Behind the Research: Ruha Benjamin, sociology

Ruha Benjamin’s forthcoming book, Race After Technology, presents the “New Jim Code,” the concept that inequality is designed into new technology despite the appearance of neutrality.
Cyndi Shattuck
As a child, Ruha Benjamin was always adapting to new surroundings. Born in India to an Iranian mother and an African American father, she moved with her family a lot — first to California, then South Carolina, the South Pacific, and South Africa. “I didn’t feel out of place, but I didn’t feel in place, either,” she says. It’s perhaps why Benjamin is consistently examining societies and institutions with fresh eyes, never taking any aspect of them for granted. 

Today, the professor of African American studies applies her research and analytical skills to exposing the powerful social and political forces that influence science, technology, and medicine — “areas of inquiry that go unquestioned because we think of them as objective, as neutral, as asocial,” she says. “And that is even more reason to study them. Humans are behind them. It’s like pulling the curtain back to see the Wizard of Oz behind all of this.”

Benjamin’s Studies: A Sampling

Mikel Casal


Imagine that you are a woman donating your eggs only to discover that there is no post-op care provided. Or trying to rest on a park bench, only to be poked with small spikes that require payment to retract. In a 2015 TEDx talk, Benjamin discussed the often-unrecognized impact that our social and political mores have on scientific and technological advancements. “I wanted us to think about how we live every day with invisible ‘spikes’ in our various institutions and how so much of our social lives is ‘metered,’” Benjamin says. “Innovation and inequity too often go hand in hand, but they don’t have to if we become more deliberate and conscious about what values and politics we’re building into [the design] — whether it’s a bench or education or health care.”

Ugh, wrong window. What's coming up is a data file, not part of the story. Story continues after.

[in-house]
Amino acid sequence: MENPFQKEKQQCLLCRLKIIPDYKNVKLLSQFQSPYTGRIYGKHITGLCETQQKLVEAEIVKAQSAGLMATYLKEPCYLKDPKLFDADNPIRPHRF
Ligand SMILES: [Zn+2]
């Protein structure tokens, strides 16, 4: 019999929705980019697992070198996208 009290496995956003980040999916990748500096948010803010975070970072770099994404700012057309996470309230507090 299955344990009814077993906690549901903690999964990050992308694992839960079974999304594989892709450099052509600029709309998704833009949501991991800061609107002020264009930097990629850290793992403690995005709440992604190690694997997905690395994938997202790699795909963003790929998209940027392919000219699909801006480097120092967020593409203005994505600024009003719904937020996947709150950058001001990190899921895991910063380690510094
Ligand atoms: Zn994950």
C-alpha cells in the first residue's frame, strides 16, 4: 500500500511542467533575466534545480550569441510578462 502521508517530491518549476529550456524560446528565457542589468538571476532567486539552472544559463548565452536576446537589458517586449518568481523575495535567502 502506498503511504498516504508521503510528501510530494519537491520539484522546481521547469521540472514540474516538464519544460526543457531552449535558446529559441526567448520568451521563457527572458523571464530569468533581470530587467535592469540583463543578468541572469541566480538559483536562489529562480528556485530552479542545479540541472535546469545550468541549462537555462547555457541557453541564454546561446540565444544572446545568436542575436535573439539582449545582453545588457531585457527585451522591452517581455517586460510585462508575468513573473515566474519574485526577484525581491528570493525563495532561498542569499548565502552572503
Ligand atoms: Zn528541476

Mikel Casal


We often talk about the impact of technology on our society while overlooking the fact that our society is what’s creating that technology, says Benjamin in her forthcoming book, Race After Technology. “Rather than thinking about this device falling from a tree like a fruit, which then has an impact on us, let’s think about what seeds were planted in the first place to grow this particular technology,” she says. “When we just assume that we are the recipients of science and technology rather than the protagonists, we give up our power … to shape the world we’re living in.” 

Mikel Casal


A longtime sci-fi fan, Benjamin has focused on how speculation about the future might produce insights into the world we live in now. “Speculation allows us to question the inevitability of the present,” she says. “It’s not the only present that could have been. There were choices made to get us to this present, which means we can make choices to get us to different kinds of futures.” Through her own fictional narratives, such as “Ferguson Is the Future,” Benjamin relies on “speculation [as] a method of … giving voice to our own agency to shape the future.”

READ MORE: Recent books by Ruha Benjamin

Captivating Technology: Race, Carceral Technoscience, and Liberatory Imagination in Everyday Life

Race After Technology: Abolitionist Tools for the New Jim Code